How do you protect a wristwatch from shocks, scratches, extreme temperatures and water? Sinn has discovered innovative solutions and integrated them into most of its watches. The developmental work was costly, but the watches remain accessible. Discover how the brand does it in this feature from our May 2019 issue.
When mechanical engineer Lothar Schmidt took control of the Frankfurt-based Sinn watch brand in 1994, he planned to use his technical knowledge and add innovative technologies to Sinn’s watches to enhance their functionality. The brand was founded in 1961 by pilot Helmut Sinn and sold pilots’ watches using Swiss private-label products. Schmidt renamed the firm Sinn Spezialuhren (Special watches) and the new company developed its first watch, manufactured with its own tools, in 1994. Model 244 had magnetic-field protection and a freely oscillating suspended movement. In 1995, Sinn premiered a 22k gold watch fabricated from a newly created alloy that made the precious metal as scratch resistant as stainless steel. That same year, Sinn introduced its complex Ar-Dehumidifying Technology for divers’ watches in the 203 Ti Ar. Other innovations soon followed. Schmidt transformed the brand into a company with its own technology, its own tools and its own development department. The private-label era was over.
Schmidt entered the watch industry in a roundabout way. After earning a degree in engineering and serving in the German military, he started working at an engineering plant in La Chaux-de-Fonds. In 1976, he joined the Bräuchy case factory, also in La Chaux-de-Fonds, as a technical director. But he wanted to return to Germany, so in 1981 he applied for a position at VDO, a German company that makes parts for automobiles. VDO had recently purchased Jaeger-LeCoultre and IWC and the firm was glad to hire someone with experience in case manufacturing. So Schmidt joined IWC in Schaffhausen, first working in the production and development divisions and later serving as a director. He stayed until 1994, when he took control of Sinn.
In addition to developing new watches, Schmidt retained some of the Sinn models that had been particularly successful. Model series 103, 140, 144 and 903, which are still in the brand’s current collection, were manufactured using Sinn’s own tools. They were given their final polishing, upgraded to state of the art and gradually equipped with Sinn technologies.
In subsequent years, Sinn developed Einsatzzeitmesser (mission timepieces), or EZM, which were specially made for professionals, including pilots, divers, firefighters, paramedics, rescue teams and special units of the German police, armed forces and navy.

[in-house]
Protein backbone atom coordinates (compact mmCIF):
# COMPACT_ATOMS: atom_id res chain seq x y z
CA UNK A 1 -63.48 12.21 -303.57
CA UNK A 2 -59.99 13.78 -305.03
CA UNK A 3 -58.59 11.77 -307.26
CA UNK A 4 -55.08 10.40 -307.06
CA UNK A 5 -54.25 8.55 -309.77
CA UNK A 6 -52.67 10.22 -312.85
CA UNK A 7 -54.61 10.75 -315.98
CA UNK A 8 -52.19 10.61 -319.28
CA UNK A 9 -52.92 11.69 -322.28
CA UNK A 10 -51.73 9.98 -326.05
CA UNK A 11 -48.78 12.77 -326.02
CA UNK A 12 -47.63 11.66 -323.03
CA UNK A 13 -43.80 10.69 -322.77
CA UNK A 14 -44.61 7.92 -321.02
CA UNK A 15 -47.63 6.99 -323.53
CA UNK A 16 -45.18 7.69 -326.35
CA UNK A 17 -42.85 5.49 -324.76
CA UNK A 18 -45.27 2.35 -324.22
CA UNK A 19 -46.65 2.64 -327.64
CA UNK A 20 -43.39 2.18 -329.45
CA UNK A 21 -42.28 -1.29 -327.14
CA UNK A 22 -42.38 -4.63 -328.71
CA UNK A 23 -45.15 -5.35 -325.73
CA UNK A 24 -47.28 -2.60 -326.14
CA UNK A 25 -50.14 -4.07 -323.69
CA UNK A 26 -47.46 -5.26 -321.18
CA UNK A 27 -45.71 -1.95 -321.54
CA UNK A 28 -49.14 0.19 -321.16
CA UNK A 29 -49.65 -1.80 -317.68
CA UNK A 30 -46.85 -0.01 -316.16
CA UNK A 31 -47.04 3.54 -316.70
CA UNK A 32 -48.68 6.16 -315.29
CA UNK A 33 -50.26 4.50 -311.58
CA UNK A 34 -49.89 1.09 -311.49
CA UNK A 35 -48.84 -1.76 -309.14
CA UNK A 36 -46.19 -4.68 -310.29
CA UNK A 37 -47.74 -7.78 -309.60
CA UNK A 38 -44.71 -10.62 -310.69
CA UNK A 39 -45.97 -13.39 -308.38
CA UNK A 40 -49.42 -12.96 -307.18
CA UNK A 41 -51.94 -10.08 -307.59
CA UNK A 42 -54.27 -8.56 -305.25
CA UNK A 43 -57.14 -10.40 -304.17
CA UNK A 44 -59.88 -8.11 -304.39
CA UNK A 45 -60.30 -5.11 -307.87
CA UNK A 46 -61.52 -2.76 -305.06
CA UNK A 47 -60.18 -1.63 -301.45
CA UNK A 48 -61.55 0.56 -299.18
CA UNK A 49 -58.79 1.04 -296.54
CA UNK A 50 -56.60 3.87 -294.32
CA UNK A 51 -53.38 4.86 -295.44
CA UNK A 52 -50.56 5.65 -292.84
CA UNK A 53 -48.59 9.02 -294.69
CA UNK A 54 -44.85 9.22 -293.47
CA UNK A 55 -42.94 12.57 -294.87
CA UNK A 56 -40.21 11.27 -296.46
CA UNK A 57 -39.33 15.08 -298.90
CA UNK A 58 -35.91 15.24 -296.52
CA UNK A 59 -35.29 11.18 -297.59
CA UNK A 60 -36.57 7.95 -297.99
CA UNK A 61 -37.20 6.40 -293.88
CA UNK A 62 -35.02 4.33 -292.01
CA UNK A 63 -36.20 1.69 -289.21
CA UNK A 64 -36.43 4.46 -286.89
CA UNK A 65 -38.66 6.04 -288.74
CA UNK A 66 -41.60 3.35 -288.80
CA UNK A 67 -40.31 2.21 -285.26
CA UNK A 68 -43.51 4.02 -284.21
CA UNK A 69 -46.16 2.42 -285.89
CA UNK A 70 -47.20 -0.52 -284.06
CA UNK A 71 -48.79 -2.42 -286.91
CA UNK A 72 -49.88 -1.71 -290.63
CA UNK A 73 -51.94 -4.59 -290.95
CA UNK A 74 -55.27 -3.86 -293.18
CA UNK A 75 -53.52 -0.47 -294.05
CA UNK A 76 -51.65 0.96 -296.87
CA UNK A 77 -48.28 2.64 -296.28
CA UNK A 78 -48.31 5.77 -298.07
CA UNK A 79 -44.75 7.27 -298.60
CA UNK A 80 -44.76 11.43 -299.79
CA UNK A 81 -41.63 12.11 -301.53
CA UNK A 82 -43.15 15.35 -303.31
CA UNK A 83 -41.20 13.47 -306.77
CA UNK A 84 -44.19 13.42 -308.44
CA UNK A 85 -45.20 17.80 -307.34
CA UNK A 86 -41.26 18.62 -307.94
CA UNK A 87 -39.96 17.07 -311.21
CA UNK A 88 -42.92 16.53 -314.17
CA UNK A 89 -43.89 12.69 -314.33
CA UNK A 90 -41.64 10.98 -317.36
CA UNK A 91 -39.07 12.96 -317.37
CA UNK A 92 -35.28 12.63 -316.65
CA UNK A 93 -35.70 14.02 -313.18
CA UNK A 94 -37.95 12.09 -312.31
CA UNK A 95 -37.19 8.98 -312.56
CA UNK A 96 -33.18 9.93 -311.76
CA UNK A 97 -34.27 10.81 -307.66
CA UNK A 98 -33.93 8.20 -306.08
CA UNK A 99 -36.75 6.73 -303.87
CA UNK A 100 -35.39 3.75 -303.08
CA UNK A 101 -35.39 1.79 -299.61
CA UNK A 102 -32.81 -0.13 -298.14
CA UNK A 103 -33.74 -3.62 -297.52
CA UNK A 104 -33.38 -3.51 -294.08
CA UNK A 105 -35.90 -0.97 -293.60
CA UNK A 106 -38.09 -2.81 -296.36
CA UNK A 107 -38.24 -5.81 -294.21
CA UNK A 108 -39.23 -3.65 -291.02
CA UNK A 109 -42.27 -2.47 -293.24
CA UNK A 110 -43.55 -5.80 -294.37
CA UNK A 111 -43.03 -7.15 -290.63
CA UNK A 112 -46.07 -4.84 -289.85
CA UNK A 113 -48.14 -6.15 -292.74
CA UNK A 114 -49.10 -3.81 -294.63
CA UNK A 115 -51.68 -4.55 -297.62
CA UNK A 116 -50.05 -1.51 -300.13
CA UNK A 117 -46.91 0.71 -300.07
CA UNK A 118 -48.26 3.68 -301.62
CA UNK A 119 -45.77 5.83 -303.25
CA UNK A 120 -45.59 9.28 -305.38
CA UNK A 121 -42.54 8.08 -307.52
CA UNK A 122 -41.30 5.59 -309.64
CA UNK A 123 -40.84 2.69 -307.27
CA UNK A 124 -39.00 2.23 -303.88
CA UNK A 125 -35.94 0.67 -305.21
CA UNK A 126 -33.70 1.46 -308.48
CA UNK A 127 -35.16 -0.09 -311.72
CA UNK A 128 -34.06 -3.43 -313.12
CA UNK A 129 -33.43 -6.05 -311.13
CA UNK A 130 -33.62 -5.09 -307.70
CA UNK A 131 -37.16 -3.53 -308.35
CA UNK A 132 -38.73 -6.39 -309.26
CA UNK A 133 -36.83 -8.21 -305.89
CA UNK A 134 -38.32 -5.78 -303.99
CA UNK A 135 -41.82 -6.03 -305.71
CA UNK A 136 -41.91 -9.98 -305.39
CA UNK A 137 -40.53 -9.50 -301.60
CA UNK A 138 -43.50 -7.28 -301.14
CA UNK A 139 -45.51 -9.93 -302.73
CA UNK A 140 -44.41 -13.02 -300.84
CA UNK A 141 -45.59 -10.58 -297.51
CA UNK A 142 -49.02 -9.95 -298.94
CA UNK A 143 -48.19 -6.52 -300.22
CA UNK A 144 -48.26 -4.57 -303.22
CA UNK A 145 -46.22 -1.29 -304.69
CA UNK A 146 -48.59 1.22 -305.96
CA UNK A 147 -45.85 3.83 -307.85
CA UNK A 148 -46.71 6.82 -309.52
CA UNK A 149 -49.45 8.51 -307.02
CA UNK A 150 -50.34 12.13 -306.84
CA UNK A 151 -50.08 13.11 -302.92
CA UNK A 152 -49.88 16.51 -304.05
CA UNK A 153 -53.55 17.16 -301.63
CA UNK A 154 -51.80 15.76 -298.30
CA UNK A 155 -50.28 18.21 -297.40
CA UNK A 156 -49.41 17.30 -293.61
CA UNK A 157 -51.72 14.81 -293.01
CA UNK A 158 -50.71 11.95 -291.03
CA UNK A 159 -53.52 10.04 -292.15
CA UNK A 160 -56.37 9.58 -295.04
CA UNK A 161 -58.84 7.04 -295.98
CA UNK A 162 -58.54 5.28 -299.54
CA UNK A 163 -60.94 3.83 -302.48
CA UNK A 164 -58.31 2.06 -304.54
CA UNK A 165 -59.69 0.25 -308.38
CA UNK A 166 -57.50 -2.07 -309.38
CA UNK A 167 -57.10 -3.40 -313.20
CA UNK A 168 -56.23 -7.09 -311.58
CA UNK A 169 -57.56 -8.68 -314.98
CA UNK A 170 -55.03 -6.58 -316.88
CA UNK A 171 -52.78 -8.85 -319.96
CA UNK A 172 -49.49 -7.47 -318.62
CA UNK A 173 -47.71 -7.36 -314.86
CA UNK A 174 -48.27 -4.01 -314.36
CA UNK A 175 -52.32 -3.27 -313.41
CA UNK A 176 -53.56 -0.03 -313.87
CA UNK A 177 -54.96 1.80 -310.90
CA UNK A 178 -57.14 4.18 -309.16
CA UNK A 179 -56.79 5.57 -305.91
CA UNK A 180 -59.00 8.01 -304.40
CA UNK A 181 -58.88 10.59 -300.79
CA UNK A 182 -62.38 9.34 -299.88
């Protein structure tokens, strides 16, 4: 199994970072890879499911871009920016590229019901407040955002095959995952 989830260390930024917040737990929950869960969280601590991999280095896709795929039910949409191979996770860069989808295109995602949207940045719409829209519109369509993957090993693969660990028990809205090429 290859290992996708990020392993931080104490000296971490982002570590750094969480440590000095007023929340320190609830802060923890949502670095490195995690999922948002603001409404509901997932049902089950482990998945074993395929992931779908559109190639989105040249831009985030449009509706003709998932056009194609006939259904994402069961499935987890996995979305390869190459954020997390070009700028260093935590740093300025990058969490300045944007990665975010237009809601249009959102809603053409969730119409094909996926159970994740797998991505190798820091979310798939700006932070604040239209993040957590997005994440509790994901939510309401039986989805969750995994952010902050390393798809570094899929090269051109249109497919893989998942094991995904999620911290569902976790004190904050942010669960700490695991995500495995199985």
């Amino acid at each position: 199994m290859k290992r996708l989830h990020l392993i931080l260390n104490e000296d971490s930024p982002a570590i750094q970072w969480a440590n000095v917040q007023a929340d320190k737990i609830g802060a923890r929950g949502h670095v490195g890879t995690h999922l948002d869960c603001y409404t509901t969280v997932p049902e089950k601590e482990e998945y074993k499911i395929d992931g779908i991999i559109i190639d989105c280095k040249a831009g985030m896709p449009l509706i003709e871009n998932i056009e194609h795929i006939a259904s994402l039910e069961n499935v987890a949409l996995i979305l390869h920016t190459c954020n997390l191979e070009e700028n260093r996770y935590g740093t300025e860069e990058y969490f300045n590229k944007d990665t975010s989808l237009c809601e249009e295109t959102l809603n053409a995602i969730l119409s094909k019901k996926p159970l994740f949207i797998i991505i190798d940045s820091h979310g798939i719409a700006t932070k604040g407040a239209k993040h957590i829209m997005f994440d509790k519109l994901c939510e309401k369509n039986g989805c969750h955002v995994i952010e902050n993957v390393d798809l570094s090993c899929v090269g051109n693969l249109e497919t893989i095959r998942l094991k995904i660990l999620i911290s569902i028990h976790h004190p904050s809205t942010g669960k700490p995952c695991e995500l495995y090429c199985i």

The focus at Sinn was always on function. Everything unnecessary was left out. Clearly recognizable hands and indexes with plenty of luminous material formed the basis for good legibility. At the same time, Sinn developed technologies that made the brand’s watches even more robust and readable.
One of Sinn’s most complex and innovative techniques is its Ar-Dehumidifying Technology, originally developed to prevent fogging on the underside of the crystals of its divers’ watches. This is caused by extreme temperature change, such as plunging into cool water on a hot day. Moisture condenses on the lower surface of the watch crystal and the fogging that results makes it hard to read the watch.
The technology is based on improved insulators, filling the watch with protective gas and stay-dry capsules. The insulators are made from Viton, a green material that lasts longer than the black nitrile insulators commonly used. It admits four times less gas and humidity into a watch’s interior than nitrile insulators and resists chemical corrosion better. Viton is also used for the two O-ring insulators and the flat seal for the crown. If an insulator is not available in the desired size, Schmidt will make the investment and build the tools to make it.
Ar-Dehumidifying Technology got its name because the case was originally filled with argon (Ar), a noble gas with large molecules. Now Sinn uses nitrogen. The case is filled with a protective gas because the gas’s presence makes it more difficult for humidity to penetrate the case. The protective gas has a lower dew point, so moisture doesn’t begin to condense until much later.
If, despite the improved insulators and the protective gas, humidity still gets into the case, then the moisture is absorbed by powdered copper sulfate inside built-in desiccant capsules. A viewing window lets the wearer see whether the capsules are still absorbent (white) or already saturated (blue) and need to be replaced. On newer models, the viewing window is placed prominently on the dial at 6 o’clock rather than in the case. This change affords additional security because it eliminates one extra opening in the case. The newest version of the technology includes three additional desiccant capsules in the back or in the movement-holder ring.
The dry atmosphere inside the case lengthens the lifespan of the lubricant oil and helps prevent corrosion in the movement.
Temperature Resistance Technology
The rate of a mechanical watch worsens rapidly if the temperature gets hotter than 30° C (86° F). Cold conditions, on the other hand, make lubricant oil so viscous that chilled watches will eventually stop running entirely. With its Temperature Resistance Technology, Sinn has found a way to guarantee the proper functioning of its watches even when they’re exposed to temperatures from the frigid cold of -45° C (-49° F) to the sweltering heat of +80° C (176° F). Here, too, Schmidt relies on a technique with several components. The most important ingredient is special oil that maintains an unchanged viscosity throughout a much wider temperature range than conventional lubricant oils. Sinn sends this oil to ETA and Sellita to use to lubricate the movements destined for Sinn. The oil is equally suitable for the pallet jewels, the gear train and the balance’s bearings.
The Hydro technology Sinn uses for its divers’ watches ensures that their crystals are not susceptible to fogging, their dials uphold optimal legibility under water and their cases resist pressure down to every conceivable depth. For Hydro technology, which is used in watches in the UX series, the case is filled with a colorless nonconductive liquid, whose specifications Sinn won’t reveal.